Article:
Consultation to remove reference to a registrant's gender on the public register

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Closes 22 Dec 2023

Removing reference to a registrant’s gender on the public register

As part of our statutory duty to maintain and publish a register of all those who are fit to practise, we publish certain information about our registrants, which currently includes their gender. Section 11(2) of the Opticians Act 1989 and rule 21 of the Registration Rules 2005 set out the information that we must publish on our register. These do not include a specific requirement to publish a registrant's sex or gender.

Between December 2022 and March 2023, we ran a public consultation on a draft policy to support registrants who wish to update information about their gender on our register and ensure compliance with the Gender Recognition Act 2004 (GRA) and the Equality Act 2010. Our response to that consultation is being published alongside the issue of this consultation and the new policy is being put into operation.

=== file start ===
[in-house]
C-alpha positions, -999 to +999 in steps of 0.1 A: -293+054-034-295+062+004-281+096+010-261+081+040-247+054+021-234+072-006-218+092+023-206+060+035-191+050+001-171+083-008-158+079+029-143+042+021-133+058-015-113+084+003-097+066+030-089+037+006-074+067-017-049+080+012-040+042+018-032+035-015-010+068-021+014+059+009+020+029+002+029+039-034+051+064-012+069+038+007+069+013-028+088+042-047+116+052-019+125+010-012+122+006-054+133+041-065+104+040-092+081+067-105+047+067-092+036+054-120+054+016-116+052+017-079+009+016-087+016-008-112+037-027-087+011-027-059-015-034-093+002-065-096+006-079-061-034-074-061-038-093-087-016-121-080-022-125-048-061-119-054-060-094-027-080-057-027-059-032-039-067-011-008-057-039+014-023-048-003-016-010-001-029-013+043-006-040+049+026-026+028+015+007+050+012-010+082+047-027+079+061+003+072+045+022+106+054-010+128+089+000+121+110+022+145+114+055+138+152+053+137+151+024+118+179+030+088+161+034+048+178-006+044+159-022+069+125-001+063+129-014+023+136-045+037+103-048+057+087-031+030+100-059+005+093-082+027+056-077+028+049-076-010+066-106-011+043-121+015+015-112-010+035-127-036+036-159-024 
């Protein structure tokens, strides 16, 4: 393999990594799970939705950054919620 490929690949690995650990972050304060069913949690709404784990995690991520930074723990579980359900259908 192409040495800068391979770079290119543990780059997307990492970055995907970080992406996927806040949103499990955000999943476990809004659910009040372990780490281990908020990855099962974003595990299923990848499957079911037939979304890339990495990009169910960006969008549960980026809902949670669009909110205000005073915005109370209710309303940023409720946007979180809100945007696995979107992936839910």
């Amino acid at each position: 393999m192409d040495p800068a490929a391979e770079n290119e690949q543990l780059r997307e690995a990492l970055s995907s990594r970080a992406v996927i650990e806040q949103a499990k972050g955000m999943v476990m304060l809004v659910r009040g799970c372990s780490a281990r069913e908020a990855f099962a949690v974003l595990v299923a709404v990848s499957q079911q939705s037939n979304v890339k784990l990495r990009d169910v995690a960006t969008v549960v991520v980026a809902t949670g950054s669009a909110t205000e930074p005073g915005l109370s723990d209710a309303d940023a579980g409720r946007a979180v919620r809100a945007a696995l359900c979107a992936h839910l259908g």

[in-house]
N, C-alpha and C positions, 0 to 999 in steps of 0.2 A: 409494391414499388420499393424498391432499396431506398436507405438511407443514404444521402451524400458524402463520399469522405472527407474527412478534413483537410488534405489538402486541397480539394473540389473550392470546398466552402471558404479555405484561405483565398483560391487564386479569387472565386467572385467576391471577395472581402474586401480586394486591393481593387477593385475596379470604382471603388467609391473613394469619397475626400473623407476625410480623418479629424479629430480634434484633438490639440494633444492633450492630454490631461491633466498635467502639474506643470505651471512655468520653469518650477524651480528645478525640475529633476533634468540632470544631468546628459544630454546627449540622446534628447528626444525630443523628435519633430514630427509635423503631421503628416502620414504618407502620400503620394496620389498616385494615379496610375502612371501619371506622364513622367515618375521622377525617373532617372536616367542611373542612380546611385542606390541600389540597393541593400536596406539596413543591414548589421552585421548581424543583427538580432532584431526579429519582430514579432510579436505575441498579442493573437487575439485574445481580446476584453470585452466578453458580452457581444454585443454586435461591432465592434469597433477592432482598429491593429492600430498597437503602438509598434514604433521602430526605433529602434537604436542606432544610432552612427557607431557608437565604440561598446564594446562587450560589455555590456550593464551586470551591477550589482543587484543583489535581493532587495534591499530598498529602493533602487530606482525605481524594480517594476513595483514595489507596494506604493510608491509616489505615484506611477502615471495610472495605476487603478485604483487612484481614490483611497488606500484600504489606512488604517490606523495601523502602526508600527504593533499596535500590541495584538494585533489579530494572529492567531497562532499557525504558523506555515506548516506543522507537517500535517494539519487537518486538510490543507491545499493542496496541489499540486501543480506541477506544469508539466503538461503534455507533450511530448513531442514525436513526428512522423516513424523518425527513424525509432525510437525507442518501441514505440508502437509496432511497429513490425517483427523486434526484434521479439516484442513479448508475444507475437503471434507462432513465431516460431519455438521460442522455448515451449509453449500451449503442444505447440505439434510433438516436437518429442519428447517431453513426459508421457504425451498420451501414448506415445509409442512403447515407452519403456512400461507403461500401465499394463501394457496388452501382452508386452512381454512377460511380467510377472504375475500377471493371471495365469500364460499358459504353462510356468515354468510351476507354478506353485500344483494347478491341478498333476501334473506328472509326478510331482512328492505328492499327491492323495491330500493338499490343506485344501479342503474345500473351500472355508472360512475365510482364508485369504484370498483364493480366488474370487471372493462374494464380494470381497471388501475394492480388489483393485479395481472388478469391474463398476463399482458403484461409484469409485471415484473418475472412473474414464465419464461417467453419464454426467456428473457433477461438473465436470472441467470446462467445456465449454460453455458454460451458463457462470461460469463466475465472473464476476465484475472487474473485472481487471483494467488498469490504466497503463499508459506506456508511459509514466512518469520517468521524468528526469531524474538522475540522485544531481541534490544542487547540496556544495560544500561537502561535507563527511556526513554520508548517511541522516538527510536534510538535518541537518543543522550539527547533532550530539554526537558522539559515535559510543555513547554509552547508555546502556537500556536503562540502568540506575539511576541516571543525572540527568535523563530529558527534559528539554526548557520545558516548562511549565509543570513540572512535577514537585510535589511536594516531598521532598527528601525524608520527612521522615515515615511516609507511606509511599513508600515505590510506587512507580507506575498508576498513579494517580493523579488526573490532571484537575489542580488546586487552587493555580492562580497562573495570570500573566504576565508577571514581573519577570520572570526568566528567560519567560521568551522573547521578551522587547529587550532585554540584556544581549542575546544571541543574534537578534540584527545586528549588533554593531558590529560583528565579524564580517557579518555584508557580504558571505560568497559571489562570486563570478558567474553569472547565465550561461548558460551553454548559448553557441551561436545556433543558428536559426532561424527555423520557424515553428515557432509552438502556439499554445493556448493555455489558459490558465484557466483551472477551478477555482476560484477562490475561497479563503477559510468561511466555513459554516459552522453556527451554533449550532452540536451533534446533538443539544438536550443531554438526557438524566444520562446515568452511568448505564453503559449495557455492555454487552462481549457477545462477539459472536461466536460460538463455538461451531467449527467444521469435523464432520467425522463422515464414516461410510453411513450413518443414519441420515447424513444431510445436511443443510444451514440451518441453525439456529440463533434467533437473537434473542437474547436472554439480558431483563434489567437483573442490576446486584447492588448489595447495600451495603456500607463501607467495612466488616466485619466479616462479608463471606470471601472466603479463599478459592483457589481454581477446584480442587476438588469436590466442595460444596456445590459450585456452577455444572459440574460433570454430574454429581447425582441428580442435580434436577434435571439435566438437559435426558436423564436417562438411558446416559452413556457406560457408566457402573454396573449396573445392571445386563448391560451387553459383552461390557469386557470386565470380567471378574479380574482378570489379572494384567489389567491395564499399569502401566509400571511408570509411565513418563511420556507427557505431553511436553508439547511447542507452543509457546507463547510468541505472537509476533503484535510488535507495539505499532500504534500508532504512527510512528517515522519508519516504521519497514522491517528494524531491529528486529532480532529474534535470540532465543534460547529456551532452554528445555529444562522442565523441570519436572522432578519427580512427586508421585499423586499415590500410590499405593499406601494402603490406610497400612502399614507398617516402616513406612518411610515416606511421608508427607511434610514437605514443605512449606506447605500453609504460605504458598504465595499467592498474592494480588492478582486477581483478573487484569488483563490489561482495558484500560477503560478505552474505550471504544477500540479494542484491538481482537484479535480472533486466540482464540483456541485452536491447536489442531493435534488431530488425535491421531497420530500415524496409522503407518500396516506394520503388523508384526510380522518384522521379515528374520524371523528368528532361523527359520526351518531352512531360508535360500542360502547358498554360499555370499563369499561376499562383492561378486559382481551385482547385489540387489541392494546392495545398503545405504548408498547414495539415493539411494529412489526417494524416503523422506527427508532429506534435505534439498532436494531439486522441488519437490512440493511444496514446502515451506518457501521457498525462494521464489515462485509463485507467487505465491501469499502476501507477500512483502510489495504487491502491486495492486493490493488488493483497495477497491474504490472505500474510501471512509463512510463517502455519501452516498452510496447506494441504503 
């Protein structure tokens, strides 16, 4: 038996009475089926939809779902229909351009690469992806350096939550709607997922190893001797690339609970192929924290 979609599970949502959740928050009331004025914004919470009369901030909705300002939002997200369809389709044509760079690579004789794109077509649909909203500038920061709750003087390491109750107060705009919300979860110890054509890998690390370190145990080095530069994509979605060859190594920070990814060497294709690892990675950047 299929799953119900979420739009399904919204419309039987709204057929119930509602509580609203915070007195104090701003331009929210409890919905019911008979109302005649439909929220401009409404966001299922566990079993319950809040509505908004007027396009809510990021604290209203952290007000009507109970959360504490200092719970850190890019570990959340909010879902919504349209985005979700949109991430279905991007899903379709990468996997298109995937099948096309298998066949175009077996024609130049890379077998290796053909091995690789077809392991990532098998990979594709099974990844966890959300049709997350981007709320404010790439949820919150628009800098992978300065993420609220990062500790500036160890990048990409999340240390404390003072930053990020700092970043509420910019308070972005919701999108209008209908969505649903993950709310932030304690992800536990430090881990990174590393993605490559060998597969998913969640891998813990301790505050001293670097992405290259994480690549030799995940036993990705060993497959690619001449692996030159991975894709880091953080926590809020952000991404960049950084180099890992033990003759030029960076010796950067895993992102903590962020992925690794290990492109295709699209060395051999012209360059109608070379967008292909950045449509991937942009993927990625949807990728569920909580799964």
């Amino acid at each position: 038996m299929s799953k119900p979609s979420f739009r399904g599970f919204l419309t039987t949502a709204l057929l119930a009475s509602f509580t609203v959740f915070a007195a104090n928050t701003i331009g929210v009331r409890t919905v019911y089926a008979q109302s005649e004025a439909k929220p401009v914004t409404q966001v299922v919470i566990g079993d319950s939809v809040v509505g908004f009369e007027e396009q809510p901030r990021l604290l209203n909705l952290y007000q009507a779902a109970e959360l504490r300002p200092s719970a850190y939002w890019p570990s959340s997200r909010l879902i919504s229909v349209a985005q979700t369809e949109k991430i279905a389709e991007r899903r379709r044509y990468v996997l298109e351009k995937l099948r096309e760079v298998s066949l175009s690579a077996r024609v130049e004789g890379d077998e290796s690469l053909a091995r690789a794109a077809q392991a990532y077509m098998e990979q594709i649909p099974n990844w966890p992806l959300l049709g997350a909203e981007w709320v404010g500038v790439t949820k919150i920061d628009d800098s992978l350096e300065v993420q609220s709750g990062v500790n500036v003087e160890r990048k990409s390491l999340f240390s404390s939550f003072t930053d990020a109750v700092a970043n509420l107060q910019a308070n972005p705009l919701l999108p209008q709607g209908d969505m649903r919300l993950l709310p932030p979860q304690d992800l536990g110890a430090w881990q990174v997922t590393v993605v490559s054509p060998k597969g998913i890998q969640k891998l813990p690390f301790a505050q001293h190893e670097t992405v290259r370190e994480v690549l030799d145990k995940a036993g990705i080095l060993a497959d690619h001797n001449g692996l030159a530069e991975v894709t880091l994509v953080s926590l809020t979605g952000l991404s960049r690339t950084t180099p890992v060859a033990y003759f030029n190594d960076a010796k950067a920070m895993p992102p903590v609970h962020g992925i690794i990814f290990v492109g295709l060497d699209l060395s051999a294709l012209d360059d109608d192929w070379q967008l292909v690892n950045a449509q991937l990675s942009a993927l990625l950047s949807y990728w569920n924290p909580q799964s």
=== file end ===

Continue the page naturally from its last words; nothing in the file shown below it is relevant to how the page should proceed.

Some stakeholders responding to this consultation questioned why we provide information on gender on the register at all. In its response, the PSA reiterated its policy that regulators should continue in the trajectory of keeping a pared down approach to registers and that only details necessary for the purposes of public protection should be on the register. The PSA continued that if a register user wishes to find information which is unrelated to public protection, they should use other resources (such as a professional’s practice website or a directory). The PSA said its position is informed by previous policy work and consumer research. In addition, one of the pieces of evidence the PSA might look for under standard 10 of the Standards of Good Regulation is: 'Information on the rationale for including the information displayed on the register, including legal requirements where applicable.'

Among the healthcare regulators, the GOC is in the minority with only the General Osteopathic Council (GOsC), General Chiropractic Council (GCC) and General Medical Council (GMC) also providing information on gender on the public register. The GOsC and GCC are required to provide this information by statute and the GMC is planning to consult on removing this information from the register.